Withholdings of 70 Percent or More of the Salaries of Cuban Doctors Are Taxes, Says the Cuban Government

Qatar is among the nations that pay well for Cuban medical cooperation. (Cubadebate)

14ymedio bigger14ymedio, Madrid, 13 February 2024 — That the Cuban Government keeps between 70% and 95% of what a foreign country pays for each health worker is not new, nor is it new that the regime alleges that part goes to cover the expenses of, among other things, Public Health. The novelty is in comparing it with the taxes that are paid in many European countries through a simplification that could be described as ignorance, if it were not for the fact that it is published by a media that knows what it is talking about.

The international pro-Castro channel Cubainformación, located in Spain, has released a video on Tuesday to talk about the “war against Cuban medical cooperation,” whose epicenter, it says, is in Mexico. The report explains that Cuban international missions are divided into several types: those that are entirely covered by Cuba, in the poorest countries, those that have the contribution of the two parties and, finally, those that are sent to countries with more resources, for which the Island receives a payment.

This amount includes, details the report, stipends and allowances for cooperating personnel, expenses (flights, lodging and maintenance), salaries and, finally, an amount that goes to the Public Health System. Cubainformation tries to ridicule “the media and contracting organizations” whom it considers allies of the United States in its “war” by mocking the different percentages  that the Government retains. “The ’Cuban regime’ practices ’modern slavery’ or ’forced labor’ of its medical personnel because it ’retains’ more than 70% – or 75%, 80% or 95%, because there are different figures according to the imagination of the source – of the payment,” it jokes.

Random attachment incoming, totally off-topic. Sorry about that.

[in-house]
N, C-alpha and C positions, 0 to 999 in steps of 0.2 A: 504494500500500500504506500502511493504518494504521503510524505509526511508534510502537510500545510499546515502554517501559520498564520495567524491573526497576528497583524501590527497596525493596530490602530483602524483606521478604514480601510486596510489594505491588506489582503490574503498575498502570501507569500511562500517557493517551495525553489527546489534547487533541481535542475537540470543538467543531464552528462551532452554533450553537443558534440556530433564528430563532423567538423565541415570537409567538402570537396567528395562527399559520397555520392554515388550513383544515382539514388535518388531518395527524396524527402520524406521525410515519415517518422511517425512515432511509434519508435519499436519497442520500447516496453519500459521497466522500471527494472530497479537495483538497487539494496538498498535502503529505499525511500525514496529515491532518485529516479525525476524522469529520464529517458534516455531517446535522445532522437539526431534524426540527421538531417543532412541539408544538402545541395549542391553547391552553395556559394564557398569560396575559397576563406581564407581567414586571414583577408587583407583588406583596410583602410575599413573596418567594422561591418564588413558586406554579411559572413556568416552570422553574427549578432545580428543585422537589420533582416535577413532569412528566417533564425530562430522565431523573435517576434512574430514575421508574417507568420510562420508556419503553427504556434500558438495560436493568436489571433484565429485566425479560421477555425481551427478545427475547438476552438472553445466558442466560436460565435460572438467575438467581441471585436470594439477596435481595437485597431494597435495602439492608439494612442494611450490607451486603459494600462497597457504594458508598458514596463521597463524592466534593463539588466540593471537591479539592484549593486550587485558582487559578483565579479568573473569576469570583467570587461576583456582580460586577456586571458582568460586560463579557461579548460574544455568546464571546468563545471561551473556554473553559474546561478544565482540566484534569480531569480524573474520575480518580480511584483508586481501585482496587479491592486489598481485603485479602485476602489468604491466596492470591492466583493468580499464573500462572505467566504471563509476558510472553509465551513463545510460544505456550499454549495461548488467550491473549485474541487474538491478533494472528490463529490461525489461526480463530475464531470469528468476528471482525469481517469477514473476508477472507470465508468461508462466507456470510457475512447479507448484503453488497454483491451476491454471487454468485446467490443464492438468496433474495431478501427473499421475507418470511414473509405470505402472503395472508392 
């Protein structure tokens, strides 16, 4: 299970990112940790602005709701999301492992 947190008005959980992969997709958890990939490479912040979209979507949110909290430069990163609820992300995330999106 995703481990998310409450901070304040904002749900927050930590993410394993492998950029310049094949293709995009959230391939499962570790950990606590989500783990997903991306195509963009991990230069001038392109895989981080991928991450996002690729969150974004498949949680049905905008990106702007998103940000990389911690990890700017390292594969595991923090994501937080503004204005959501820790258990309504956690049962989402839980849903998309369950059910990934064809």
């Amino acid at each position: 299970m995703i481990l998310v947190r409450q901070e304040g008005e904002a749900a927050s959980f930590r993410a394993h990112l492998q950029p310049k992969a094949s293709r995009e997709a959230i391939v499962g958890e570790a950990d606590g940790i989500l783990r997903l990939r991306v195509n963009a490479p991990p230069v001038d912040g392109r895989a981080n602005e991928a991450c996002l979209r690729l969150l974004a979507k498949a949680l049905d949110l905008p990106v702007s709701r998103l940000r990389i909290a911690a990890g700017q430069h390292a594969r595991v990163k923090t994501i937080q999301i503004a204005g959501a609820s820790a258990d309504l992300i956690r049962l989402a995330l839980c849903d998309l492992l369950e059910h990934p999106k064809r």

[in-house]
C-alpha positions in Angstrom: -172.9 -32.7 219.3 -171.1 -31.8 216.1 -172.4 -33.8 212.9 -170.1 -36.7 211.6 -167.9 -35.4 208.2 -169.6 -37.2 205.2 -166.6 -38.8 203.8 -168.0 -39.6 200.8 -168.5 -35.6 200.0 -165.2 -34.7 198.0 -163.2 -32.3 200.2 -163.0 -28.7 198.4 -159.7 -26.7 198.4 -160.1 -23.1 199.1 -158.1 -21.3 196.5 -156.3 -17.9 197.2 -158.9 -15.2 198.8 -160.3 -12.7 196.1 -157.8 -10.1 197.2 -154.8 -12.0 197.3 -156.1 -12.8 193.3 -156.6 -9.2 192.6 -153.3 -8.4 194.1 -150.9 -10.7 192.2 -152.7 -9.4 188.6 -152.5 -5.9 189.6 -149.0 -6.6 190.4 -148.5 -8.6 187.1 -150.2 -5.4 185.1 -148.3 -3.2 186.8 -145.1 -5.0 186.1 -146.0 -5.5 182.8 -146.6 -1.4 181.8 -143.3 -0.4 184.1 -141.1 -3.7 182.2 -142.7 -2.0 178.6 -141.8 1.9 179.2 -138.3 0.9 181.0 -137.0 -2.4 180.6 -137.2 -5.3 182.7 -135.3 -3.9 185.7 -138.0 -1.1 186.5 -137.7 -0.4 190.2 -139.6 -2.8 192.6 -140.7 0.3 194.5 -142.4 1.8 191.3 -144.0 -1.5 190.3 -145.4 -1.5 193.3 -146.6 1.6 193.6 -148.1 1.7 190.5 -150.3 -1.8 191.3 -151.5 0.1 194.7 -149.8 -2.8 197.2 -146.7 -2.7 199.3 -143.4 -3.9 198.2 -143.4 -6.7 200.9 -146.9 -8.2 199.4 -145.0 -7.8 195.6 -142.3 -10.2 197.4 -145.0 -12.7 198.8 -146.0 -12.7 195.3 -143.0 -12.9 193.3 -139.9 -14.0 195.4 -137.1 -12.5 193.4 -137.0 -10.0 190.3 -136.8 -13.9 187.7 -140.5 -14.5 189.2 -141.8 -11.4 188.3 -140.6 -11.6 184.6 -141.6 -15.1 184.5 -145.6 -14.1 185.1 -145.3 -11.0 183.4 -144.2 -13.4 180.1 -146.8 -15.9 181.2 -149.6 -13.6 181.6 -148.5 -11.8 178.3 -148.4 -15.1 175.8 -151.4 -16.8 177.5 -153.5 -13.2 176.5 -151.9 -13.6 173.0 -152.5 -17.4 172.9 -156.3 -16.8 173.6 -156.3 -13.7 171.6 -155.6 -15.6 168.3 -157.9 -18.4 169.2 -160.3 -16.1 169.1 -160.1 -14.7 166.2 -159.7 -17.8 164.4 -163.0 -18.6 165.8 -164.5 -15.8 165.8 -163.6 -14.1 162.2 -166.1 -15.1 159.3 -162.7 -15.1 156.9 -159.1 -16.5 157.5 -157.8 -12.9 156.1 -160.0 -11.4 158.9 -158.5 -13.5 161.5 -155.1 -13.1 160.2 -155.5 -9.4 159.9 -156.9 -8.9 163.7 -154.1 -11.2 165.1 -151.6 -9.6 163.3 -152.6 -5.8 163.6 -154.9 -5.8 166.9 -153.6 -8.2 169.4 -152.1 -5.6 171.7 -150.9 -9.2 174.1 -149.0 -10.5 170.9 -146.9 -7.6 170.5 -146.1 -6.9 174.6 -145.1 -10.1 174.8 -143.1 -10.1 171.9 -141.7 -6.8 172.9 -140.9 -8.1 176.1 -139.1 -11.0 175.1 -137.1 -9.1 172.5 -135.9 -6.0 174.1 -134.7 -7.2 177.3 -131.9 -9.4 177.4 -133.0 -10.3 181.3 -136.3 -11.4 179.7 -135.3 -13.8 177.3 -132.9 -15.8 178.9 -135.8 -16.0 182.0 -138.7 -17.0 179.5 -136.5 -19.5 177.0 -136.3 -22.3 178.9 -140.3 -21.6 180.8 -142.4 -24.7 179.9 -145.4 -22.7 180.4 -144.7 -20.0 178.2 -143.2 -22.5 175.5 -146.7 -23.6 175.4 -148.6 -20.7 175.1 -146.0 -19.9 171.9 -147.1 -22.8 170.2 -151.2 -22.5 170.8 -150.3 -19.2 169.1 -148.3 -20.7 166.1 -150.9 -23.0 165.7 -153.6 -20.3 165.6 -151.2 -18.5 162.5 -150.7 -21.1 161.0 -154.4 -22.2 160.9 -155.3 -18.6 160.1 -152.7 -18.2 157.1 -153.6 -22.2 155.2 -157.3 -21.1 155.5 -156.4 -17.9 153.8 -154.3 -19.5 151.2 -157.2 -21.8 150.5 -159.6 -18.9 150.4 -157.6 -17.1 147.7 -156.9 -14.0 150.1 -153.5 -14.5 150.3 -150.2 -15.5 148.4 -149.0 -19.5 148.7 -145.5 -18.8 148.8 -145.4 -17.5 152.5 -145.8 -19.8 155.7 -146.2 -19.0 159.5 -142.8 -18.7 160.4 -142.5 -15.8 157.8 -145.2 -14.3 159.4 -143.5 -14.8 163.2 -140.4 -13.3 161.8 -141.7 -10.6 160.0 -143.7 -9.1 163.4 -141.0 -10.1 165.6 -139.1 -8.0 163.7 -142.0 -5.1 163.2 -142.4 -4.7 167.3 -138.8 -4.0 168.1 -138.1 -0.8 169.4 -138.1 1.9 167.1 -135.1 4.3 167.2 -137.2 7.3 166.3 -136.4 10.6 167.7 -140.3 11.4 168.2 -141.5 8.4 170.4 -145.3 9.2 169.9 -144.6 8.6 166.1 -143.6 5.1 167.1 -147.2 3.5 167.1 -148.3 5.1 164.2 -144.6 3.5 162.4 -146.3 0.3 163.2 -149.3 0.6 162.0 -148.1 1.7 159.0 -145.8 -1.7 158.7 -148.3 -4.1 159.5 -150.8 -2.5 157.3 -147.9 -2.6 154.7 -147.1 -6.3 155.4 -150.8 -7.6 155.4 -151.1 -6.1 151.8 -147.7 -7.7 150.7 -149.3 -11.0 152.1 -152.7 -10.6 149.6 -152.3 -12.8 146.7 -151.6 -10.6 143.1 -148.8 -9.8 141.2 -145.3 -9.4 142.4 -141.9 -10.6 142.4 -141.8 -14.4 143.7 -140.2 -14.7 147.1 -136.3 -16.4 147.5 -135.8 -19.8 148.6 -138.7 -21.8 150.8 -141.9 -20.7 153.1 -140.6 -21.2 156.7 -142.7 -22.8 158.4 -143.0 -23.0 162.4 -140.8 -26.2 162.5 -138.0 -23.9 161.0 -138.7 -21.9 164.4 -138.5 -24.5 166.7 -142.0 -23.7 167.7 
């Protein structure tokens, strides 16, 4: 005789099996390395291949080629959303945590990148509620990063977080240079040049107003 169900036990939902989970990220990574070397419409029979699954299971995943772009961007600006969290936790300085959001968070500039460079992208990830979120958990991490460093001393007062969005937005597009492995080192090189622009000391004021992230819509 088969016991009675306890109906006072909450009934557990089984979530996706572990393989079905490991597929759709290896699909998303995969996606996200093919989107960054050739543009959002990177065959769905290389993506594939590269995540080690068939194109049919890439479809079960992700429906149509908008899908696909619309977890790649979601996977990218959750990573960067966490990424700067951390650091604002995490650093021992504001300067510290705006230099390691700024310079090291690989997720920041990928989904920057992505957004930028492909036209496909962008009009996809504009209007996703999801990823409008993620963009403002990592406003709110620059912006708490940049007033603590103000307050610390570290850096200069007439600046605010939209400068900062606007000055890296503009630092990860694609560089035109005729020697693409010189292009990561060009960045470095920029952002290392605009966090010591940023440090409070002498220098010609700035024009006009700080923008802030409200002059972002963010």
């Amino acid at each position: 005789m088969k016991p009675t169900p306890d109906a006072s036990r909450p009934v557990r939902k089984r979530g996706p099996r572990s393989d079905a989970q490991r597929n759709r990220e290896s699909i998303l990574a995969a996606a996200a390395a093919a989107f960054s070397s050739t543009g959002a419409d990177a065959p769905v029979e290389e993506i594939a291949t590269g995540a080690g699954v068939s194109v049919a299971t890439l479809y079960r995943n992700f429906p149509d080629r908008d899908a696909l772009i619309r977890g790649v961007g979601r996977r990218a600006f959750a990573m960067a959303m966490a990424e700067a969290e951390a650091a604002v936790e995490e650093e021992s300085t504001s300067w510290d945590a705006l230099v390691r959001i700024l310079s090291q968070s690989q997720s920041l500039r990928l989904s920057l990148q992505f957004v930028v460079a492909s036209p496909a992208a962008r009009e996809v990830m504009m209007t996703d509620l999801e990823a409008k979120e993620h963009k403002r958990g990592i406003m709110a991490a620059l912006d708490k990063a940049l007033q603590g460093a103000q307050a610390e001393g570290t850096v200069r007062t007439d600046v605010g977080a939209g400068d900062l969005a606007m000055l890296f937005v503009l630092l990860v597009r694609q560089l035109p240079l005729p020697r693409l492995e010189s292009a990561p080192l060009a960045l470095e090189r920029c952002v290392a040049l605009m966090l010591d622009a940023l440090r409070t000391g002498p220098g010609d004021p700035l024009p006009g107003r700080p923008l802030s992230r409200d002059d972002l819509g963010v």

Even accepting the figure of 70%, discounting the expenses assumed by the Cuban State, we would not be at a tax pressure much higher than that of Belgium, for example”

Then, however, it recognizes that “the data is difficult to verify,” but admits that it may be the least amount withheld compared to other countries. “Even accepting the figure of 70%, discounting the expenses assumed by the Cuban State, we would not be at a tax pressure much higher than that of Belgium, for example,” it concludes.

The surprising analogy comes from the opening of the video, which states that “in a country like Belgium, of the gross salary of a worker, 53% is withheld by the State” as taxes to cover social security and the public budget, and it adds that calling this a “business” of the Belgian Government is a joke. The comparison would reveal an amazing ignorance if it were not for the fact that the author is from Spain, a country where the tax system works like the Belgian one.

The 53% mentioned comes from the OECD (Organization for Economic Cooperation and Development) classification, which placed Belgium as the country with the highest taxes of the 38 countries that compose it. That indicator includes not only what employees contribute in terms of taxes, but also what companies contribute for them. But in addition, what workers pay of their gross salary is basically made up of contributions to Social Security and Personal Income Tax (IRPF).